When things did not come to fruition between us, my baffled thought was: If that didn’t work out, that which seemed so damn right, then what the hell will work out? For quite a long time, my answer to that question was: Nothing. Nothing.

But then … here … years later … walking down the street, knowing that she and Nelson got married — after all that —

I suddenly felt an upsurge of hope. Not for me and “my Nelson Denoon”, because like I said earlier: that is no longer possible. But what I mean is: hope in general.

A word on hope:

Hope for me, now, always goes hand in hand with a bittersweet and rather vague pain. Hope never ever comes by itself anymore. The way it used to when I was a little kid, or a teenager. I suppose that’s indicative of age and experience. It seems so to me anyway. That’s life. I am not saying this exactly as I wanted to. Basically: Hope no longer comes alone.

The sadness and hope I felt, walking down the street, wasn’t about Nelson and the narrator of Mating being married… at least, not only about them. The sadness and hope was also from how I see life now. In terms of mating. I feel like I had my run. It was a good run. I had a lot of fun, a lot of laughs. But that all has stopped now. And that’s why hope never comes alone anymore.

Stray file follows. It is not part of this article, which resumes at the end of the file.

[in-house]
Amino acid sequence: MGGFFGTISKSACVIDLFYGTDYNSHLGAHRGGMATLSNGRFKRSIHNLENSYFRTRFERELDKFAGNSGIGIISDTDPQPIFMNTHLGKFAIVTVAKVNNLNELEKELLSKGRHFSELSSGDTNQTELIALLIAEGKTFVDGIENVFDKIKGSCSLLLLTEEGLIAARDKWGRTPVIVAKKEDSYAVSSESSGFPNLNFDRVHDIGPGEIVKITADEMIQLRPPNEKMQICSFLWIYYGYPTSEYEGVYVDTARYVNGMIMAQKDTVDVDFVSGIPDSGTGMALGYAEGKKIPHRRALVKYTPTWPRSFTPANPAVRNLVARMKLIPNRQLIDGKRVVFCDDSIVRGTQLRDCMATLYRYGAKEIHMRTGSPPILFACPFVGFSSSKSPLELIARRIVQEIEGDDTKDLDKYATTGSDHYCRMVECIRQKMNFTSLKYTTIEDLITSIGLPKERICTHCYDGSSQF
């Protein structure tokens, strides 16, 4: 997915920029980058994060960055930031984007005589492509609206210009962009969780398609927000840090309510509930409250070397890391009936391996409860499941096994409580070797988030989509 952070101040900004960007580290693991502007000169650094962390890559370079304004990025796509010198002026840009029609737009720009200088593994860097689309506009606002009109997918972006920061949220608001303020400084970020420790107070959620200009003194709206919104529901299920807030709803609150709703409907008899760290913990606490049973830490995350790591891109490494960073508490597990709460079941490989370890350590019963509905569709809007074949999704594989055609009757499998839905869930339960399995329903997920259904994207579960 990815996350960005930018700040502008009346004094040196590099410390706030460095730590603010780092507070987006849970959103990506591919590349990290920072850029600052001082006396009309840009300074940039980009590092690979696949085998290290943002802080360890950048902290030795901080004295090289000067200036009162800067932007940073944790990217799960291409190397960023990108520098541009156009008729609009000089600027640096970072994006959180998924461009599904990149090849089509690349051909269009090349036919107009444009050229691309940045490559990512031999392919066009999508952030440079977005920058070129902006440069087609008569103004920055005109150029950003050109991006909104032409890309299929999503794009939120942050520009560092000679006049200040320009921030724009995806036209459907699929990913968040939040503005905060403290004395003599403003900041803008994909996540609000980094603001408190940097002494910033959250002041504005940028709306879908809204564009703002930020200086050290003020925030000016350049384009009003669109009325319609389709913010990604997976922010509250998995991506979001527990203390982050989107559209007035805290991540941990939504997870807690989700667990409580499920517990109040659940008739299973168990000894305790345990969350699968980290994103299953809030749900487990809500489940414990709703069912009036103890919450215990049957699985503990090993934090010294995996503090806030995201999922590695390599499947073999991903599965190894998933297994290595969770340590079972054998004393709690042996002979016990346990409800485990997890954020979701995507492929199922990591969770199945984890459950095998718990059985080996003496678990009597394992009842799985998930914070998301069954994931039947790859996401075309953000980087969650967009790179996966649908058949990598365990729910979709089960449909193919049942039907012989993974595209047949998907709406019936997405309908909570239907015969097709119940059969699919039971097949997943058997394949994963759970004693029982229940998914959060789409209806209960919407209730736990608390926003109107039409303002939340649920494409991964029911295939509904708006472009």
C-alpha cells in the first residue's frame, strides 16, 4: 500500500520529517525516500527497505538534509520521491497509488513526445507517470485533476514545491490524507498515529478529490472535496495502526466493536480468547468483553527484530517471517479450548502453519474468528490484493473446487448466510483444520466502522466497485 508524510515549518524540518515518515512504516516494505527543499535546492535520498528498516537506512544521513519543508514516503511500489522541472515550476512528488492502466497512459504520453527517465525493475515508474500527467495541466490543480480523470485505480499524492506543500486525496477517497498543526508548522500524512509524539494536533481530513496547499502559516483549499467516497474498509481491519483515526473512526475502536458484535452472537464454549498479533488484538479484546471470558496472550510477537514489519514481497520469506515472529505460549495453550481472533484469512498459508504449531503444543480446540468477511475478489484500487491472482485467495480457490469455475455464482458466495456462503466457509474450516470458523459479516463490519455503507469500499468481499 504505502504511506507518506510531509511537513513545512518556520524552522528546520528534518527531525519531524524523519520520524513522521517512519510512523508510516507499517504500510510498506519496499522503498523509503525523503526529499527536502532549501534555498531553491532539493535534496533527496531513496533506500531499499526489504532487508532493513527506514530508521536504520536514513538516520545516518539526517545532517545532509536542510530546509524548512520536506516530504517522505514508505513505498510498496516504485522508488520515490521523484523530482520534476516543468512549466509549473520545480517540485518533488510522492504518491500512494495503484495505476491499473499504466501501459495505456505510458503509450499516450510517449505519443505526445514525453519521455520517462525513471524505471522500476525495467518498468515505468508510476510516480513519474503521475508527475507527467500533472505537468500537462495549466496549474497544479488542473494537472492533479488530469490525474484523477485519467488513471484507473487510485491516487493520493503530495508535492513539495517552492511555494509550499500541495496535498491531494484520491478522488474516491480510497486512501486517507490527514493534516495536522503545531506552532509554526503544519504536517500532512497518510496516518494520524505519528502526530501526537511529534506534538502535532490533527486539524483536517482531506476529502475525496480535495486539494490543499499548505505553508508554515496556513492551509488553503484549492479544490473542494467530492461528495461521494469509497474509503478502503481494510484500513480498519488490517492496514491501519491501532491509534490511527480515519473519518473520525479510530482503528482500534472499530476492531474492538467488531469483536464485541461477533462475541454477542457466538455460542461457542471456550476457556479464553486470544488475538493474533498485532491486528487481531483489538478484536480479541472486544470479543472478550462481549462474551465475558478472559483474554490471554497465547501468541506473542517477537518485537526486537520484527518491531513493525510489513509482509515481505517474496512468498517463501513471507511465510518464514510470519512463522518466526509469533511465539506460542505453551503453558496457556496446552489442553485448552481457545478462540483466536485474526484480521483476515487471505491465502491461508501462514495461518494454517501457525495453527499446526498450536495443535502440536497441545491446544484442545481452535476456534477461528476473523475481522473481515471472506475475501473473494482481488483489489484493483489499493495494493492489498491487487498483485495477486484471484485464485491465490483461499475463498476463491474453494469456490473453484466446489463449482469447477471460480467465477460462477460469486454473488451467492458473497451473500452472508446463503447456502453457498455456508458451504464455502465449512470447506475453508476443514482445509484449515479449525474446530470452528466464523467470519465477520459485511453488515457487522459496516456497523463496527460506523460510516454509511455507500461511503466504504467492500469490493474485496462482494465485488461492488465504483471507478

I still feel hope, occasionally, but never ever by itself.

So I got overwhelmed by this weird sense of sad hope — a feeling that STILL, after all THAT, “things” might “work out”. For me, in my life. It’s awful when one becomes afraid to feel hope anymore, protecting oneself against the inevitable disappointment. This is a constant balancing act.

I am not a young girl of 22, with a couple of disappointments in my past (like David W. saying no to being my date at the junior prom, etc.) … I am in my 30s, and I’ve been through a lot. Not all bad. Of course not all bad. Like I said: a lot of laughs. Much fun. But now, I just find it easier not to hope … at least in that arena … and focus on other things. My work. My ambition, my plans.

But … but ….

They got married. They got married. What does that mean? For me?

(This is the level to which literature can affect me – if I let it! The Shipping News had a similar impact.)